Teen women of color are more likely to become pregnant — here's why these stats matter
Although it isn’t talked about as often these days as it was even a few years ago, teenage pregnancy is still a huge social issue — particularly in figuring out why teen women of color are almost two times more likely to become pregnant between the ages 15 and 19. A lot of research has been committed to this social phenomenon, and their findings show that, overall, the rates of teenage pregnancy have gone down drastically, with 57% fewer incidences even in the last twenty-five years. Still, researchers puzzled as to why exactly teens of African American and Hispanic descent were over twice as likely to have children in their high school years, and what exactly would need to happen to solve the problem.
Why is this happening?
Bill Albert, the chief program officer for the National Campaign To Prevent Teen And Unplanned Pregnancy, says that the root of the problem lies not in the color of skin or in cultural or ethnic differences, but rather in poverty level and access to education. This, in turn, leads to less access contraceptives to prevent STDs and pregnancy or even the understanding of how to use them.
There are two other contributing factors, Albert explains: One is that in underprivileged communities young girls are often pressured to have sex at a young age, even by peers who haven’t had sex yet themselves. These young women are often exploited by older men, who are likely not mindful of contraceptives. The other factor he mentions is that teenage pregnancy tends to be generational, in that women who are born to teen moms are more likely to be teen moms themselves.
So what can be done?
Millions of tax dollars have been committed to funding for educational programs to curb the phenomenon, and the good news is that some of them appear to be working. Birth rates among all teens are falling, but birth rates among teens of color are dropping at an even faster rate, particularly in areas with educational programs specifically targeted toward the cultural and socioeconomic backgrounds of women that they are teaching. Some states are even engaging the students themselves, asking women in colleges of states with high birth rates to help craft the programs.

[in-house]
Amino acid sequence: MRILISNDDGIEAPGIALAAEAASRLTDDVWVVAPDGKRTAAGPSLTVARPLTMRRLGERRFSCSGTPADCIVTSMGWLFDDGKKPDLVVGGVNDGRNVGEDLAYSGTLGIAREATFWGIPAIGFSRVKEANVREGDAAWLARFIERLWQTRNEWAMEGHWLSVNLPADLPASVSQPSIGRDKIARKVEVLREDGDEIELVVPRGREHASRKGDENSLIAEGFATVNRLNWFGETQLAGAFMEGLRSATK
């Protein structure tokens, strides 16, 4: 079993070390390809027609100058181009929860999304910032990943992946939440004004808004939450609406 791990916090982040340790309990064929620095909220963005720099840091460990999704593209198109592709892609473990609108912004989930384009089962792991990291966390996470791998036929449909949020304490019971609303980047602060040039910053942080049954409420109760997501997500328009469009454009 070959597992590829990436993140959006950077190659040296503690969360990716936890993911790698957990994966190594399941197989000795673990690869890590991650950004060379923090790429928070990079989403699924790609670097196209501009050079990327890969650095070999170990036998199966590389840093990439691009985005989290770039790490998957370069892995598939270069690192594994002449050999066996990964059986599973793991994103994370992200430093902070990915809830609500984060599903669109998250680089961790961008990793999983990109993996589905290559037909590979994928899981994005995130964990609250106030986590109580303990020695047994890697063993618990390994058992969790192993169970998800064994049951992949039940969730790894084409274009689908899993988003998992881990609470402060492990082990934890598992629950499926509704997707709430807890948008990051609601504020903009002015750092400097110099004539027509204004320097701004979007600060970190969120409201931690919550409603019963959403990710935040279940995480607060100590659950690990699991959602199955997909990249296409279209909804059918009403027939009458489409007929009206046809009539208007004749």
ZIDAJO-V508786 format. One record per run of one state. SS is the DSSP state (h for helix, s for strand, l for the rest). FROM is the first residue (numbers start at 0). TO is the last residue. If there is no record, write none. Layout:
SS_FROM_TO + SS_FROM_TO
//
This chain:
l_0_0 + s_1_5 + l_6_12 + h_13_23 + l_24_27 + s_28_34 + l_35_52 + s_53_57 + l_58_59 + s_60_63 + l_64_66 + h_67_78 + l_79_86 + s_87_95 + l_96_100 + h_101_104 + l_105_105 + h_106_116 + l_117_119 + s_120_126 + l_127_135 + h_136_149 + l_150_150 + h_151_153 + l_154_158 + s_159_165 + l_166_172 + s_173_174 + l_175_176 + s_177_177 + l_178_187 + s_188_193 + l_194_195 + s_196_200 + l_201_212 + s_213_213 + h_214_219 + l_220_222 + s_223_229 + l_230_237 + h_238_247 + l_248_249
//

More than anything, though, the people behind this legislation, particularly the CDC’S Division Of Reproductive Health, stress that it is vital that the programs are flexible and adaptable to their audiences so that they really resonate. Some states are more cooperative than others with integrating the programs — Mississippi, for instance, has seen a great reduction in teenage pregnancy rates since their introduction, whereas Kansas recently proposed a law that would actually restrict sexual education access in public schools.
Albert also stresses that the message behind these programs needs to be a more positive one: “We haven’t done a good job as a nation about telling young people why we think it’s a good idea to delay pregnancy and parenthood. I think sometimes these messages come off as anti-family and anti-baby rather than talking about when and under what circumstances it is good to start a family.”
Researchers are hoping these efforts will help broaden the access of education teens of color in particular, and the decline in teenage pregnancy will lead to an even field of opportunity for education and advancement for all women.